De-Loused, then, was Bixler-Zavala and Rodríguez-López’s sexy rebound—and like most rebounds, it wasn’t destined to last. Superstars like Flea, John Frusciante, and Rick Rubin contributed to it, but it marked an M.O. that would prove to be part of The Mars Volta’s undoing: a ceaselessly revolving cast of collaborators. Attrition, fickleness, and even the tragic death of member Jeremy Michael Ward helped establish an instability in the group that manifested itself as a strange equation: hubristic ambition mixed with neurotic second-guessing. After 2005’s excellent Frances The Mute expanded The Mars Volta’s majestic, schizophonic palette, the honeymoon took a header. From 2006’s Amputechture on, each new Mars Volta album was a crapshoot. Which Mars Volta was going to show up, the coherent, committed one, or the slovenly booty call, full of slurring come-ons and wilted promise?
The Mars Volta is the kind of band that inspired cultish devotion, but at some point, not even the cultists could take it. Among fans, bitching about the latest album became a blood sport. The schadenfreude got so bad, the band’s final album, last year’s Noctourniquet, came and went without most people realizing it was The Mars Volta’s best album in years. That said, it wasn’t a return to form. Rather than a sign of renewed health, it was a last gasp, a disconnected and disintegrating disc full of piecemeal anthems and scattershot flashes of adrenaline. The orgy was over; all that was left were the aftershocks. The Mars Volta had two choices open to it after Noctourniquet: either pull its shit together or call it a day.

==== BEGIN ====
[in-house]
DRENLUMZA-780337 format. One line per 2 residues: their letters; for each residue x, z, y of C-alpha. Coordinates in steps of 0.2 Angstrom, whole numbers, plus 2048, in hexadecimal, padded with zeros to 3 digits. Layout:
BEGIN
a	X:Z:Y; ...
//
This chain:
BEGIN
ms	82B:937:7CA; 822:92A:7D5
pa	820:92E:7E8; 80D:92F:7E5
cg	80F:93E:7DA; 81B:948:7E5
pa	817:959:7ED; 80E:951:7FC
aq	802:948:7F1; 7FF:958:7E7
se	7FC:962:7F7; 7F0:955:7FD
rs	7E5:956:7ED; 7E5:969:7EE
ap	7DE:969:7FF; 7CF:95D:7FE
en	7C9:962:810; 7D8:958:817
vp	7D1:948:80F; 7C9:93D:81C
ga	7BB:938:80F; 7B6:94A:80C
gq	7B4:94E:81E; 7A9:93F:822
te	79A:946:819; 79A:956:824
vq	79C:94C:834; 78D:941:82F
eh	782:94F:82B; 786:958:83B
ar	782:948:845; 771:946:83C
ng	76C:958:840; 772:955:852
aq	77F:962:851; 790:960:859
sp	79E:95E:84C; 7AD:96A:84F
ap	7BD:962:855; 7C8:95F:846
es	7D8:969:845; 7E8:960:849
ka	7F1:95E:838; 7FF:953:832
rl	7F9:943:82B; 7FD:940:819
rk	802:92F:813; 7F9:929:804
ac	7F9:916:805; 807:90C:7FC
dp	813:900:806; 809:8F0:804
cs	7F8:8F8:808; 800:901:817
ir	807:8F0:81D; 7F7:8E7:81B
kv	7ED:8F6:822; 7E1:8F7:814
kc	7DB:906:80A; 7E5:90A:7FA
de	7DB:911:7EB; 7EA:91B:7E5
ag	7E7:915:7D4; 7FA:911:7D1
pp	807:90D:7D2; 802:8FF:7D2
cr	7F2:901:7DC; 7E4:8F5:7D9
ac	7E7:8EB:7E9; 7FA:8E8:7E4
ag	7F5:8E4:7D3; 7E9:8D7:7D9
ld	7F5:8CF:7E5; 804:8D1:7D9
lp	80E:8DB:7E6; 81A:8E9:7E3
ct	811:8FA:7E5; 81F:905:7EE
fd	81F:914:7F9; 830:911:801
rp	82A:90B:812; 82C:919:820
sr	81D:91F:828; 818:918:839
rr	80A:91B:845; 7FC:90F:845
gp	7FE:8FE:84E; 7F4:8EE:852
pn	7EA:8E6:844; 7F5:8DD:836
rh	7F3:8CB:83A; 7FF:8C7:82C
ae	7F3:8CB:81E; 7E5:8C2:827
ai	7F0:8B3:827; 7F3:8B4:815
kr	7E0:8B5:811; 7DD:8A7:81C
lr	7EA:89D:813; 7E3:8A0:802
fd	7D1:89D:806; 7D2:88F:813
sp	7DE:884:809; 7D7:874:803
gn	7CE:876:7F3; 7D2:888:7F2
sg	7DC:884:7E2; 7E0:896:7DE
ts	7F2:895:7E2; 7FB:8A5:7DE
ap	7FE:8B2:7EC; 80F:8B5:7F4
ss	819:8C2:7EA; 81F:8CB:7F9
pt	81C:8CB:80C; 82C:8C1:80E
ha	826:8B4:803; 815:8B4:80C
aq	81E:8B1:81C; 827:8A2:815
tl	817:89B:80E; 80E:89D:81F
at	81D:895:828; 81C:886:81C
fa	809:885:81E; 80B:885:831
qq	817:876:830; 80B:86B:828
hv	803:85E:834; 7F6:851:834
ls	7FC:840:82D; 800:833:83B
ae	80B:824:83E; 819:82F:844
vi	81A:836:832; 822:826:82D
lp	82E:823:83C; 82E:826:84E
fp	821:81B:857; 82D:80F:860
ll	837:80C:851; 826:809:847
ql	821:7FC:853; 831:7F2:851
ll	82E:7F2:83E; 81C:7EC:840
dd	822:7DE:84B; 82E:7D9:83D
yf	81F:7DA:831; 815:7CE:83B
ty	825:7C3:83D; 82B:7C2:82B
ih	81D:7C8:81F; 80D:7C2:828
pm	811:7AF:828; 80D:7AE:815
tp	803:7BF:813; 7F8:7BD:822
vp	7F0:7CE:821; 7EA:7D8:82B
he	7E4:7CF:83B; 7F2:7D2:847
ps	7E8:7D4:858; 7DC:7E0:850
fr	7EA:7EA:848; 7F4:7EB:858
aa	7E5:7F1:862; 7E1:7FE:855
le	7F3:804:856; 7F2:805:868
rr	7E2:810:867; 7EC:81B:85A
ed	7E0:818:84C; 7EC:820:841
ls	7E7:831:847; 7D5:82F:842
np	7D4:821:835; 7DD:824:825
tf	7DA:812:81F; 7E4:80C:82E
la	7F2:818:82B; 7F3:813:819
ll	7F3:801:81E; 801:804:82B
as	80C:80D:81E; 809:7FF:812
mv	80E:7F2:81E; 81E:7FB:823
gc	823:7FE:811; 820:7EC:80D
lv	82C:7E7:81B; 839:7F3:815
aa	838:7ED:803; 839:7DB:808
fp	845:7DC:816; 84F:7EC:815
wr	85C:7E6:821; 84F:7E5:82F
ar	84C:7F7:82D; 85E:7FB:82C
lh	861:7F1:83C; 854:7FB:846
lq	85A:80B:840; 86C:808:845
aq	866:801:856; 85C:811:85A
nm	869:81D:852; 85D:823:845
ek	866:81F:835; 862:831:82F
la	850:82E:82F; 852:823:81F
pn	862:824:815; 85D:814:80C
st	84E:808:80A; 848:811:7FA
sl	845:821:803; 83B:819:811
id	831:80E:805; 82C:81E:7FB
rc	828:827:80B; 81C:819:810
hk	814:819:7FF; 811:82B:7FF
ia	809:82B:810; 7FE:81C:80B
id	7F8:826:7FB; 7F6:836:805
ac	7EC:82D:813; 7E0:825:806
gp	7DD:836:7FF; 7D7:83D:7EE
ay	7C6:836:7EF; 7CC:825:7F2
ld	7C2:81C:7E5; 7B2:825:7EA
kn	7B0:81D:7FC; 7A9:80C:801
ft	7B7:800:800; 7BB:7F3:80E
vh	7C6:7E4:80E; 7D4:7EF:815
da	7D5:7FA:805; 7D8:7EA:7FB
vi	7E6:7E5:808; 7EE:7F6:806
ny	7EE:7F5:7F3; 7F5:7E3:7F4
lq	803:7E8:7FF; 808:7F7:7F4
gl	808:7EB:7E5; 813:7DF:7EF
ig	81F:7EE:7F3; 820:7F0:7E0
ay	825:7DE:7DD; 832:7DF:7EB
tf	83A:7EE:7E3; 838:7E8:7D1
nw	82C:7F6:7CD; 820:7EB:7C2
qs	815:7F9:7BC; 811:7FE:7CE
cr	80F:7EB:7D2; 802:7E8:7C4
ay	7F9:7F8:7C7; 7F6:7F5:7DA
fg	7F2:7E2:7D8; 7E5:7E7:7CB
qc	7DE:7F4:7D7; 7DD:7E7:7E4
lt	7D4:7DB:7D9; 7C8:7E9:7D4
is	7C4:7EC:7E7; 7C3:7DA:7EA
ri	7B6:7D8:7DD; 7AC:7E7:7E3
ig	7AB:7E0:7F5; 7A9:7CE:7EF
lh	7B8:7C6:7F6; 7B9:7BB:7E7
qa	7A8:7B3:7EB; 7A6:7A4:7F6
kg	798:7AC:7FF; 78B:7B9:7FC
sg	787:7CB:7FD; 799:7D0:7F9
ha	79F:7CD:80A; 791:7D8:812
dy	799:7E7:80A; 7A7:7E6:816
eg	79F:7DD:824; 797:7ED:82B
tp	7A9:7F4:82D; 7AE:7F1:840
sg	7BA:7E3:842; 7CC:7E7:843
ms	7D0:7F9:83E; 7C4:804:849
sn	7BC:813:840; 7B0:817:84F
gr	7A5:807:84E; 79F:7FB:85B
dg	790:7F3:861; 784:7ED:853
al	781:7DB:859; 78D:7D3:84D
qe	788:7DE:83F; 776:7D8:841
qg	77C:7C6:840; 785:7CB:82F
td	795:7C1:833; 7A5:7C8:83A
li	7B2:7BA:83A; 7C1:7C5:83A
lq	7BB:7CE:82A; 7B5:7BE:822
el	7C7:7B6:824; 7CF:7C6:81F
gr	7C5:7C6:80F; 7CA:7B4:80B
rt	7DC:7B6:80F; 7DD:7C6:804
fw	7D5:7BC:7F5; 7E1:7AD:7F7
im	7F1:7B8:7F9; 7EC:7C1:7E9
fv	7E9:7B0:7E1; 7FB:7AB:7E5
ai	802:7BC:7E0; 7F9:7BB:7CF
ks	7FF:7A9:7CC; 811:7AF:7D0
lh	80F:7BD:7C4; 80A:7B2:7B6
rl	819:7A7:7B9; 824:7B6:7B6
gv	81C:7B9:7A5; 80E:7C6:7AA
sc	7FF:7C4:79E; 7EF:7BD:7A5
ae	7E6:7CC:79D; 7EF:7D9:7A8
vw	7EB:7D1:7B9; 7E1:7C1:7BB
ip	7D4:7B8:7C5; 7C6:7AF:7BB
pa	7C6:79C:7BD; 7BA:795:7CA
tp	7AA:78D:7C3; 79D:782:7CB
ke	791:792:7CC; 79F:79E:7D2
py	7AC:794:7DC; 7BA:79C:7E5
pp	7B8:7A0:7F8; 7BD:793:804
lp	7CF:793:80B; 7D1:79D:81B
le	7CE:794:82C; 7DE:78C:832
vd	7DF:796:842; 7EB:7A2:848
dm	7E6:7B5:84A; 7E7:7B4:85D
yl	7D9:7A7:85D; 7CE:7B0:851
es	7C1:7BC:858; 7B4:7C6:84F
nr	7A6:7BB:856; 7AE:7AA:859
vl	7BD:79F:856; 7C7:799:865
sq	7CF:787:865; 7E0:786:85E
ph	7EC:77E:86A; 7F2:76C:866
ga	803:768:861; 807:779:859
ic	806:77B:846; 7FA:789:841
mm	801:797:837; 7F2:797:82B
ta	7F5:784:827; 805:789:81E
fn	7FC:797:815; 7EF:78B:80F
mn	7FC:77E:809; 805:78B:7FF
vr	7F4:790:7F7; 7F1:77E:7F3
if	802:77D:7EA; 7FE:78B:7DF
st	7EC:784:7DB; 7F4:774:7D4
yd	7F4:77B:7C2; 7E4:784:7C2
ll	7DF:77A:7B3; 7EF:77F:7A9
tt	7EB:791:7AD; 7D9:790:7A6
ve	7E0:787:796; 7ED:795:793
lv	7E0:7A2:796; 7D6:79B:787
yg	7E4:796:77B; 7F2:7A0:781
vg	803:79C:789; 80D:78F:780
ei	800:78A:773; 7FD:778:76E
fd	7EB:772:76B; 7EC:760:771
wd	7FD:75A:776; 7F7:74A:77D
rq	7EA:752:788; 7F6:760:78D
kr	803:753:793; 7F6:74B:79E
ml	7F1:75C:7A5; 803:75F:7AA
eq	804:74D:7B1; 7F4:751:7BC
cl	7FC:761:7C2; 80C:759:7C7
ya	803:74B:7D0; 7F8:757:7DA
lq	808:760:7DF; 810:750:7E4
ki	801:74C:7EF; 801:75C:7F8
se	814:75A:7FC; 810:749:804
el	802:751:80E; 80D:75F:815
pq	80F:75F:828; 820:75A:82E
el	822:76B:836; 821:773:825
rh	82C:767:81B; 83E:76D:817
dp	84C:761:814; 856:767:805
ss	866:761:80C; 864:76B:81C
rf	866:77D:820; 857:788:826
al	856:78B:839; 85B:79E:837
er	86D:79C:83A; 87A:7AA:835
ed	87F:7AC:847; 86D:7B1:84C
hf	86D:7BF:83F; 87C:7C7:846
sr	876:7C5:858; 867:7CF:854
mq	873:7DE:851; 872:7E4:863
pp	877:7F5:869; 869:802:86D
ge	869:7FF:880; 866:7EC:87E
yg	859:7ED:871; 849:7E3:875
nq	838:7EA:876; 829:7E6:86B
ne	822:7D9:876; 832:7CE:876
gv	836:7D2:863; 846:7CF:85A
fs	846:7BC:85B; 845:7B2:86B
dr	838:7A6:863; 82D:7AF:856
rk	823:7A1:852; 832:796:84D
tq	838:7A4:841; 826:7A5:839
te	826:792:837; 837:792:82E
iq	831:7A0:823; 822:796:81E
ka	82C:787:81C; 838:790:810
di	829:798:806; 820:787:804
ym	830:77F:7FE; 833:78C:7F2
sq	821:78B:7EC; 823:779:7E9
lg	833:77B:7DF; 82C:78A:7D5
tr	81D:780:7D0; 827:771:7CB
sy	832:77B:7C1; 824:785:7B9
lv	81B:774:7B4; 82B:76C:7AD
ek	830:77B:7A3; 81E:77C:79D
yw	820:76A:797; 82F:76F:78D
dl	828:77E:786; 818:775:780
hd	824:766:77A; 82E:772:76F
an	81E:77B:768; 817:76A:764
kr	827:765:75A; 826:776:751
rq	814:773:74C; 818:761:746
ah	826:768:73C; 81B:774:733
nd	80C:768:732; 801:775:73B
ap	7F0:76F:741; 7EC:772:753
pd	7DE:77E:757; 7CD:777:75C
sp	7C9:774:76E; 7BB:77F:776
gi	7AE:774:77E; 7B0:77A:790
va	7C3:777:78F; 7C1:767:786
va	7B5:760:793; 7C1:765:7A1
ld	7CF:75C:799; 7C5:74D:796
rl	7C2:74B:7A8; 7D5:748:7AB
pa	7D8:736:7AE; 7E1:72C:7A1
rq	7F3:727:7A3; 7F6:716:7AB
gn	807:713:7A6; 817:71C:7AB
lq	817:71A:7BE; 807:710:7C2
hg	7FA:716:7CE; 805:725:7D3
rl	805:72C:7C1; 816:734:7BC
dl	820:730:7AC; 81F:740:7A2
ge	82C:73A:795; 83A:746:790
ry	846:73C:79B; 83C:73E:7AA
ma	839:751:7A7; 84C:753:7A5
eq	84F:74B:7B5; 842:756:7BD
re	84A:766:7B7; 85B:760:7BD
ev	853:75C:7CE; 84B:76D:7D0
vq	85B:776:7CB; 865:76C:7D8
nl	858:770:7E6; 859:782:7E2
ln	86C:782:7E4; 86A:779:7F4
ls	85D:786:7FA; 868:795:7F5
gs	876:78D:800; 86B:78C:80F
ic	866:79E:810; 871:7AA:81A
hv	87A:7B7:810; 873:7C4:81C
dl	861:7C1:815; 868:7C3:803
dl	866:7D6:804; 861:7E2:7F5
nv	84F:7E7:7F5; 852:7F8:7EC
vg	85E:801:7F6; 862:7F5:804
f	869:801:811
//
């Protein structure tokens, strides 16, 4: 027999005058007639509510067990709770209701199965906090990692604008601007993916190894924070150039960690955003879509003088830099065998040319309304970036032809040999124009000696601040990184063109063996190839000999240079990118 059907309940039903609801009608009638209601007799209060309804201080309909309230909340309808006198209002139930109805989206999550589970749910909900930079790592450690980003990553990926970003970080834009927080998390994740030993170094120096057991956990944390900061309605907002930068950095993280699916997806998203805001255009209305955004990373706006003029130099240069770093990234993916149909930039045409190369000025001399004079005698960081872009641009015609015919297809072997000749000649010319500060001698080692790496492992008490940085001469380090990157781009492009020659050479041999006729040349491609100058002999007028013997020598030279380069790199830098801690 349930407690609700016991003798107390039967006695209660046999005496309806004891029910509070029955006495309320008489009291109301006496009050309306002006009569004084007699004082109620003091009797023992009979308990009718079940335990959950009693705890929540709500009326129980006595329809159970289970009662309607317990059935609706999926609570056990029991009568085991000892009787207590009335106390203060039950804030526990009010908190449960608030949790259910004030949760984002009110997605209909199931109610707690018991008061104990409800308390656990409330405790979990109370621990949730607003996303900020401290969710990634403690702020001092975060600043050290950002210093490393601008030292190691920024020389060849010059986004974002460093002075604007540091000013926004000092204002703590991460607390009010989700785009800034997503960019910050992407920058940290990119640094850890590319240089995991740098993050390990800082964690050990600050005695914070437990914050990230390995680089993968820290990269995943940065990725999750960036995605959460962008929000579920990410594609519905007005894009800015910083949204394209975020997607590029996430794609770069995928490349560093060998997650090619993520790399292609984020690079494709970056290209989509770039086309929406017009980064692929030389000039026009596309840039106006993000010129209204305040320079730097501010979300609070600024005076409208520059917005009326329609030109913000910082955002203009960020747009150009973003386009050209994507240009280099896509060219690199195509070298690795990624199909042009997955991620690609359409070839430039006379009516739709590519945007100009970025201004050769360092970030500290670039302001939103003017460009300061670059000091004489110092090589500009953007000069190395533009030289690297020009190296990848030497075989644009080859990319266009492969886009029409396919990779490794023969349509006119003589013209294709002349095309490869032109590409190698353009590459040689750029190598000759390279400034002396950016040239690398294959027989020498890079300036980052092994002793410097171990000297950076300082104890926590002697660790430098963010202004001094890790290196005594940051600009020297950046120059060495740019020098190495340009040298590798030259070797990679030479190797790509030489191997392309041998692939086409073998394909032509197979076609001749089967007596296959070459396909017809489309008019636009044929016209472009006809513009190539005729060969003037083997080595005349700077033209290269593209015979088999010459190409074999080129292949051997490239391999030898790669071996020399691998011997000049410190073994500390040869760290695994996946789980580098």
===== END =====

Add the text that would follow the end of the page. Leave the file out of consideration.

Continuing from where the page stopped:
Bixler-Zavala and Rodríguez-López chose the latter. They were a decade too late. Had the group called it quits after Frances, its catalog would have been solid, its legacy assured. Now, The Mars Volta’s worst work has colored its best. The ’00s were a time of simplicity, humbleness, and the dumbing down of indie rock. The Mars Volta refused to conform or remain predictably consistent. As a wave of watered-down, post-Shins-and-Strokes bands strove to keep things strummy and hummable, Bixler-Zavala and Rodríguez-López went off the deep end. Fluid and virtuosic, it was impossible to get a grip on them. As it turned out, that made it equally hard for them to keep a grip on themselves.
This might not be the last chapter in The Mars Volta story. Much in the same way that Guided By Voices and New Order, to varying degrees of success, have staged comebacks, it’s entirely possible that The Mars Volta might rise again someday. After all, even At The Drive-In reunited last year—but that was for a brief number of shows, a cynical-seeming enterprise that Rodríguez-López admitted was mostly for the money. He and Bixler-Zavala have been good at burning bridges, both musical and personal, which means they may never get the chance to rewrite their history, to make good on the staggering promise of works like De-Loused and Frances. Just as the indie scene is beginning to open itself back up to more ornate, ambitious, fantastical, and imaginative sounds, the group that helped inspire such courageousness might fade to a footnote.
Regardless, The Mars Volta will always be a pretty major footnote. My old band could never have dreamed of being that. But even if no one really gives a shit anymore—or ever gave a shit in the first place—my old bandmate and I had a blast playing the old songs we wrote together a decade ago. We even decided to play a show together soon: pulling out the old hits, reliving the old times, rekindling the old flame. But not too much. And definitely not permanently. We already broke up once. The pressure is off. Sometimes, believe it or not, you really can be friends with your ex. The secret is remembering that a well-timed breakup can be as sweet as a first kiss.